Precarious housing, prisons, and our COVID-19 vulnerabilities

27 January 2021

When COVID-19 hit British Columbia in early 2020, many people retreated into safe homes for a period of lockdown — and continue to spend significant time at home as COVID-19 cases increase.

That experience, though, was not universal.

Those who live in precarious housing or were recently released from custody are finding themselves in a vulnerable position — even more so than normal.

Many individuals do not have housing and have to move between public parks, oftentimes without access to bathrooms or water. For those living in shelters, camps, or prison, physical distancing is an impossibility.

These “blind spots” in the provincial response are being examined through a study launched by Dr. Julian Somers, distinguished professor with the Faculty of Health Sciences at Simon Fraser University, whose work has been enabled by MSFHR’s COVID-19 Research Response Fund. Dr. Somers, a clinical expert in addiction, has led research on best practices in housing and recovery for people who experience homelessness, mental illness, and multiple periods of custody.

Building off research already underway before the pandemic began and working with an established network of researchers, decision-makers, service providers and people with relevant personal experiences, the study aims to identify practices to better support some of BC’s most vulnerable citizens during the pandemic.

“We know that provincially we are providing resources far less efficiently and effectively than we need to,” said Dr. Somers. “We’ve previously demonstrated that many people become stuck in a costly revolving door between custody, hospitals and homelessness. We have compared the effectiveness of different approaches to reducing homelessness, crime, and promoting recovery. With this research we aim to identify best practices specific to COVID-19 to reduce viral transmission via some of the high-risk settings that marginalized people are frequently exposed to.”

To delve into how people in precarious housing and the prison system are uniquely impacted by COVID-19, Dr. Somers’ team is employing a three-pronged approach.

With support from the provincial government, Dr. Somers and his team are analyzing the rates of hospitalization and mortality among people who were released from custody or who had inadequate housing during the first wave of COVID-19, defined as February 1 to September 30, 2020.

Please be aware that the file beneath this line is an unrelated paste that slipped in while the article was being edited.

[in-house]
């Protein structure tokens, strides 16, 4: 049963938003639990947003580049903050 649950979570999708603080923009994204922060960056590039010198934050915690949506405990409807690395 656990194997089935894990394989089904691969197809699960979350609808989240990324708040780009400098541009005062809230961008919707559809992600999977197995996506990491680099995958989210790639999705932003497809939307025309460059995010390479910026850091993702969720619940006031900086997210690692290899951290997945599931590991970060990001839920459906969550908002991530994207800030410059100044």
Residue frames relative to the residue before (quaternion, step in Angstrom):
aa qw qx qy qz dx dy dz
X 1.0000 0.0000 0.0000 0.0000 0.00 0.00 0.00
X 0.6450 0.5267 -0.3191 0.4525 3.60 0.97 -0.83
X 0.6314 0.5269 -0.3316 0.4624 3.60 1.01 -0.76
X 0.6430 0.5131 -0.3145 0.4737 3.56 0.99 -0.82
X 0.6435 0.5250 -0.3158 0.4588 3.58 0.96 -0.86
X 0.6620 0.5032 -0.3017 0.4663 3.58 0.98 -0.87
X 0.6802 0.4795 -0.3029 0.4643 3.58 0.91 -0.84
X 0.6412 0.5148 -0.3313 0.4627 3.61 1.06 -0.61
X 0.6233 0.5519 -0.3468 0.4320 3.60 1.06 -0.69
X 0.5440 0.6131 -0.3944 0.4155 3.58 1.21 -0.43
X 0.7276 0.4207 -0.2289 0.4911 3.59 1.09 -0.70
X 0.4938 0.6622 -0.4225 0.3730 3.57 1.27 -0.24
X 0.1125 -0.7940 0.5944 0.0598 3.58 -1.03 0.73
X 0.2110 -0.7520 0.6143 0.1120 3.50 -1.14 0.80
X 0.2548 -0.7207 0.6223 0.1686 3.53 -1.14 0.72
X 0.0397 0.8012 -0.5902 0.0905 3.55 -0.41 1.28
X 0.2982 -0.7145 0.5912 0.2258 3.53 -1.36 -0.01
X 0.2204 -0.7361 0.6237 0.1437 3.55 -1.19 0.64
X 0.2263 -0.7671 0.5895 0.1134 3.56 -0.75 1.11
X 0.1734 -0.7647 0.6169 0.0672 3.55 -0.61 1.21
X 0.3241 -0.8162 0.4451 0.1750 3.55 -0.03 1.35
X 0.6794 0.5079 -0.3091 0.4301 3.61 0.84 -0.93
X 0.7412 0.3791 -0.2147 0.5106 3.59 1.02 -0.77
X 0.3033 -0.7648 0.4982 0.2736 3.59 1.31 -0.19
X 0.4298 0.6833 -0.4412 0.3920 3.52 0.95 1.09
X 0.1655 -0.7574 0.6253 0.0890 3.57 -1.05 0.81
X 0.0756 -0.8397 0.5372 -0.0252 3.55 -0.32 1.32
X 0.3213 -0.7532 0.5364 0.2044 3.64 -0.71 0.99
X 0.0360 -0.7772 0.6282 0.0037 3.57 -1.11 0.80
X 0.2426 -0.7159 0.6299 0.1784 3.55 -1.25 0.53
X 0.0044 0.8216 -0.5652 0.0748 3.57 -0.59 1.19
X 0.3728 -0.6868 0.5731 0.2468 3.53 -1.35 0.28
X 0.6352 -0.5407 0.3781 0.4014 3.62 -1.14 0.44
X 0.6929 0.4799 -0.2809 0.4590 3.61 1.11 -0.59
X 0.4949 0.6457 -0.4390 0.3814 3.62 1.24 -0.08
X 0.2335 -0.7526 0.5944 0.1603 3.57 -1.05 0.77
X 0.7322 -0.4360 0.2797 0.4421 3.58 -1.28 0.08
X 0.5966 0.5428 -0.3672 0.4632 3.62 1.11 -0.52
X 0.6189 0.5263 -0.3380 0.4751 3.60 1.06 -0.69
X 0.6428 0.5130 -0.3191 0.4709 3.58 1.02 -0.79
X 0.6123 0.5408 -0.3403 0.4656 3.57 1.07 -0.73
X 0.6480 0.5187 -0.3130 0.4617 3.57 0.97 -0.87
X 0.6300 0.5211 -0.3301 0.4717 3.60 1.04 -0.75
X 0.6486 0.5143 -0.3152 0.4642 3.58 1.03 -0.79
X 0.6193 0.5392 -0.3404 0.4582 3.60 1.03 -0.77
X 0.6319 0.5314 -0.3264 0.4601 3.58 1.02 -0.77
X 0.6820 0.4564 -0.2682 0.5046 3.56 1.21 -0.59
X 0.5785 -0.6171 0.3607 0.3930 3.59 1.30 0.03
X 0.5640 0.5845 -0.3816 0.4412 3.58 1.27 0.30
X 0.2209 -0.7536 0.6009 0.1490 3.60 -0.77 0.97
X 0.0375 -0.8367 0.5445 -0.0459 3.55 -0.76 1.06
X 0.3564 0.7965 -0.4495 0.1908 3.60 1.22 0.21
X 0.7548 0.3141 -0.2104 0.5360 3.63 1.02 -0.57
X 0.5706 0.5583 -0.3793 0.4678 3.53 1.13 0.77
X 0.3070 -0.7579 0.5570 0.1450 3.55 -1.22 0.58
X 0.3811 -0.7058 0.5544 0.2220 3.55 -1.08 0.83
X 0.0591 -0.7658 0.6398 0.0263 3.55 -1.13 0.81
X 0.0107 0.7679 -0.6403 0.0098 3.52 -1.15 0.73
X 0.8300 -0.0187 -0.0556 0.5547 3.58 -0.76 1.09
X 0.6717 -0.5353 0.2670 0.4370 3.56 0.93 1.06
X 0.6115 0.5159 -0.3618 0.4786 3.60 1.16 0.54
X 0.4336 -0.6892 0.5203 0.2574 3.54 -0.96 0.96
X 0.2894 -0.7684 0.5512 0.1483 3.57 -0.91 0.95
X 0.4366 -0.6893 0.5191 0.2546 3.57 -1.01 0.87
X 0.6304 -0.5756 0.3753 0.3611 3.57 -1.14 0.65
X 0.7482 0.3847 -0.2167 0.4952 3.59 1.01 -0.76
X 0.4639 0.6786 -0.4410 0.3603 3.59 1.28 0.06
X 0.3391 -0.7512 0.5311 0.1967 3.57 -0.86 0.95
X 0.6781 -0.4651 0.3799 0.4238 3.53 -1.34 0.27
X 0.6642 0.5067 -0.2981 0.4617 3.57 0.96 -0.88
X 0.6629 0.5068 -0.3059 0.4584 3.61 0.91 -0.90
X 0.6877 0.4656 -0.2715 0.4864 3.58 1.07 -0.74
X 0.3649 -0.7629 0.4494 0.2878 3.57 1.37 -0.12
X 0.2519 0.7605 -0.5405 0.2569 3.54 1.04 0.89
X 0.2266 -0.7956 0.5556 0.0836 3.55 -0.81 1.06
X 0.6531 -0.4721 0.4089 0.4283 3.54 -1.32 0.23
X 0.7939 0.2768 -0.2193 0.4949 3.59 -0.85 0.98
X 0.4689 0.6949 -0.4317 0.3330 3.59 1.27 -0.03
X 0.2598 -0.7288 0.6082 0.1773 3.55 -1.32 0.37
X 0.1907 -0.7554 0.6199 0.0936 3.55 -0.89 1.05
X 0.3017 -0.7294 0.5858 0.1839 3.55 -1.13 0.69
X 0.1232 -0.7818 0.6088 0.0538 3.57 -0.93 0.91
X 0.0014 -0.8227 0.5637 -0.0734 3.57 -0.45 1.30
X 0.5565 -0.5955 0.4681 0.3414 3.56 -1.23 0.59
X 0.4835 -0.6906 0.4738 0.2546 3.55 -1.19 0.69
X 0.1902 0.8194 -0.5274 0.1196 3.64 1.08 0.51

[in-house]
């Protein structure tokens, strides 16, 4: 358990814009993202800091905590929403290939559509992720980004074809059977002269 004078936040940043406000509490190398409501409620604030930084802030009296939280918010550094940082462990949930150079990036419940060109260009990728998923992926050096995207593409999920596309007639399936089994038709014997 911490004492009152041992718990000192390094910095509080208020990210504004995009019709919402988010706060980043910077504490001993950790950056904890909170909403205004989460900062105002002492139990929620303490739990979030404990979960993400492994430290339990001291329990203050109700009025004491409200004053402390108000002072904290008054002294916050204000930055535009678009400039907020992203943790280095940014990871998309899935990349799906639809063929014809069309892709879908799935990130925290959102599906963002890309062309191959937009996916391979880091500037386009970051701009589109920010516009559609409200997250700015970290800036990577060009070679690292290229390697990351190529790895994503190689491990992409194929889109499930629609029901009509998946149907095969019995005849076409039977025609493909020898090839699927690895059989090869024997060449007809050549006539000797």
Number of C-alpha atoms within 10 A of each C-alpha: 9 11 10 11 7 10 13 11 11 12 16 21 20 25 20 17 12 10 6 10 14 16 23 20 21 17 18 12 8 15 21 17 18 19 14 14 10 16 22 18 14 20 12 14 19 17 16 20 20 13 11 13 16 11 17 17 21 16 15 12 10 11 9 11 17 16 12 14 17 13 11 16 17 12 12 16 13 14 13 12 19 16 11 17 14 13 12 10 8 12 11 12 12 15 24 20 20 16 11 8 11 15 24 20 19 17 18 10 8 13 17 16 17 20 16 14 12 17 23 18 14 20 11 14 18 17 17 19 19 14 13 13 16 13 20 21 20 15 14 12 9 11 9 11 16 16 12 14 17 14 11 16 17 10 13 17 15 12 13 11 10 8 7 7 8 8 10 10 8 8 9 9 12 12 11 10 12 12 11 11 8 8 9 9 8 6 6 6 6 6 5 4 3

From there, they will determine if there are any characteristics that are strongly correlated with COVID-19 complications among the group. Finally, the team will assemble a set of recommendations on mandatory testing for those who experience mental illness and addictions.

Underpinning the project’s success is ensuring that those with lived experience are at the planning table.

Alongside researchers and policymakers are team members who have experienced the challenges of precarious housing and the prison system firsthand. Their expertise and insight have been influential in shaping the project design as well as ensuring the work carried out is effective and will give people in these conditions greater agency.

By working in a truly collaborative way to collect meaningful data and compile strong guidelines, Dr. Somers’ team is shining a light on these issues so that those living in precarious conditions and custody can one day be less vulnerable to the pandemic and other health-related crises.

Launched on April 6, 2020 and funded by the Province of BC, the MSFHR COVID-19 Research Response Fund supports urgent research needs important to British Columbia that have arisen as a result of the COVID-19 pandemic. The funding is just one part of a coordinated British Columbian health research approach involving assets that support health research as well as innovative, cross-disciplinary researchers and teams.

As the provincial health research funding agency, MSFHR is committed to enabling responsive, relevant research to support British Columbia’s efforts surrounding the pandemic and ensuring that the health research community has the resources it needs to continue doing world-class research during a time of rapid and inequitable change.

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